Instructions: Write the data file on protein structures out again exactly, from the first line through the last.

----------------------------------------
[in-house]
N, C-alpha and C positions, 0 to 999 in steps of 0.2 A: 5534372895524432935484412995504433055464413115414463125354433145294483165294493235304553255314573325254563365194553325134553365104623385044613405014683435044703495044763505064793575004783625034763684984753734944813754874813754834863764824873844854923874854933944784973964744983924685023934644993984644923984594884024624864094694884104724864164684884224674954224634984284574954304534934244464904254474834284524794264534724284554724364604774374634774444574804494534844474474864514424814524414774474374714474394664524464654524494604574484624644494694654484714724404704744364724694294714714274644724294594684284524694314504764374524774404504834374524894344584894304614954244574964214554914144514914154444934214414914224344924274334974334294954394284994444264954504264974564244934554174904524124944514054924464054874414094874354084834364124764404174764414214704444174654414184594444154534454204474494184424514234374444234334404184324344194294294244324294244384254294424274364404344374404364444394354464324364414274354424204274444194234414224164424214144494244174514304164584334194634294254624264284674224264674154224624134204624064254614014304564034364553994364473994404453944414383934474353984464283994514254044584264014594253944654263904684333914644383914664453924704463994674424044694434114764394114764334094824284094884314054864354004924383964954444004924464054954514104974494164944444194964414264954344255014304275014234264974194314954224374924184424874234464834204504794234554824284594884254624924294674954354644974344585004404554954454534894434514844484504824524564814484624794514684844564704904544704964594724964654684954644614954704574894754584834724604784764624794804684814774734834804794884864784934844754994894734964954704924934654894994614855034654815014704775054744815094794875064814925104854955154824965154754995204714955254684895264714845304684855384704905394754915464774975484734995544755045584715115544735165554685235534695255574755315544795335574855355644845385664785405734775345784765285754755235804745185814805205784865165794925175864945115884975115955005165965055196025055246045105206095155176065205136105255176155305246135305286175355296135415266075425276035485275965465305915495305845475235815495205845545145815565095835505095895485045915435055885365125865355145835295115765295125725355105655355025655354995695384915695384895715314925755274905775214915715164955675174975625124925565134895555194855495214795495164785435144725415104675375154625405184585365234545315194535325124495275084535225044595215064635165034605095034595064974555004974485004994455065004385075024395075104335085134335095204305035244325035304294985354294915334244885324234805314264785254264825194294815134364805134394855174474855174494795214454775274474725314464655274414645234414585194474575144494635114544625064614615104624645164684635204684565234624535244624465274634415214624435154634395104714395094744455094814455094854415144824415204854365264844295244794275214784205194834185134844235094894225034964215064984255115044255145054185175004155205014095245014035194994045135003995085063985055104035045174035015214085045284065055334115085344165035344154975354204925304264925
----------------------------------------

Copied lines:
[in-house]
N, C-alpha and C positions, 0 to 999 in steps of 0.2 A: 5534372895524432935484412995504433055464413115414463125354433145294483165294493235304553255314573325254563365194553325134553365104623385044613405014683435044703495044763505064793575004783625034763684984753734944813754874813754834863764824873844854923874854933944784973964744983924685023934644993984644923984594884024624864094694884104724864164684884224674954224634984284574954304534934244464904254474834284524794264534724284554724364604774374634774444574804494534844474474864514424814524414774474374714474394664524464654524494604574484624644494694654484714724404704744364724694294714714274644724294594684284524694314504764374524774404504834374524894344584894304614954244574964214554914144514914154444934214414914224344924274334974334294954394284994444264954504264974564244934554174904524124944514054924464054874414094874354084834364124764404174764414214704444174654414184594444154534454204474494184424514234374444234334404184324344194294294244324294244384254294424274364404344374404364444394354464324364414274354424204274444194234414224164424214144494244174514304164584334194634294254624264284674224264674154224624134204624064254614014304564034364553994364473994404453944414383934474353984464283994514254044584264014594253944654263904684333914644383914664453924704463994674424044694434114764394114764334094824284094884314054864354004924383964954444004924464054954514104974494164944444194964414264954344255014304275014234264974194314954224374924184424874234464834204504794234554824284594884254624924294674954354644974344585004404554954454534894434514844484504824524564814484624794514684844564704904544704964594724964654684954644614954704574894754584834724604784764624794804684814774734834804794884864784934844754994894734964954704924934654894994614855034654815014704775054744815094794875064814925104854955154824965154754995204714955254684895264714845304684855384704905394754915464774975484734995544755045584715115544735165554685235534695255574755315544795335574855355644845385664785405734775345784765285754755235804745185814805205784865165794925175864945115884975115955005165965055196025055246045105206095155176065205136105255176155305246135305286175355296135415266075425276035485275965465305915495305845475235815495205845545145815565095835505095895485045915435055885365125865355145835295115765295125725355105655355025655354995695384915695384895715314925755274905775214915715164955675174975625124925565134895555194855495214795495164785435144725415104675375154625405184585365234545315194535325124495275084535225044595215064635165034605095034595064974555004974485004994455065004385075024395075104335085134335095204305035244325035304294985354294915334244885324234805314264785254264825194294815134364805134394855174474855174494795214454775274474725314464655274414645234414585194474575144494635114544625064614615104624645164684635204684565234624535244624465274634415214624435154634395104714395094744455094814455094854415144824415204854365264844295244794275214784205194834185134844235094894225034964215064984255115044255145054185175004155205014095245014035194994045135003995085063985055104035045174035015214085045284065055334115085344165035344154975354204925304264925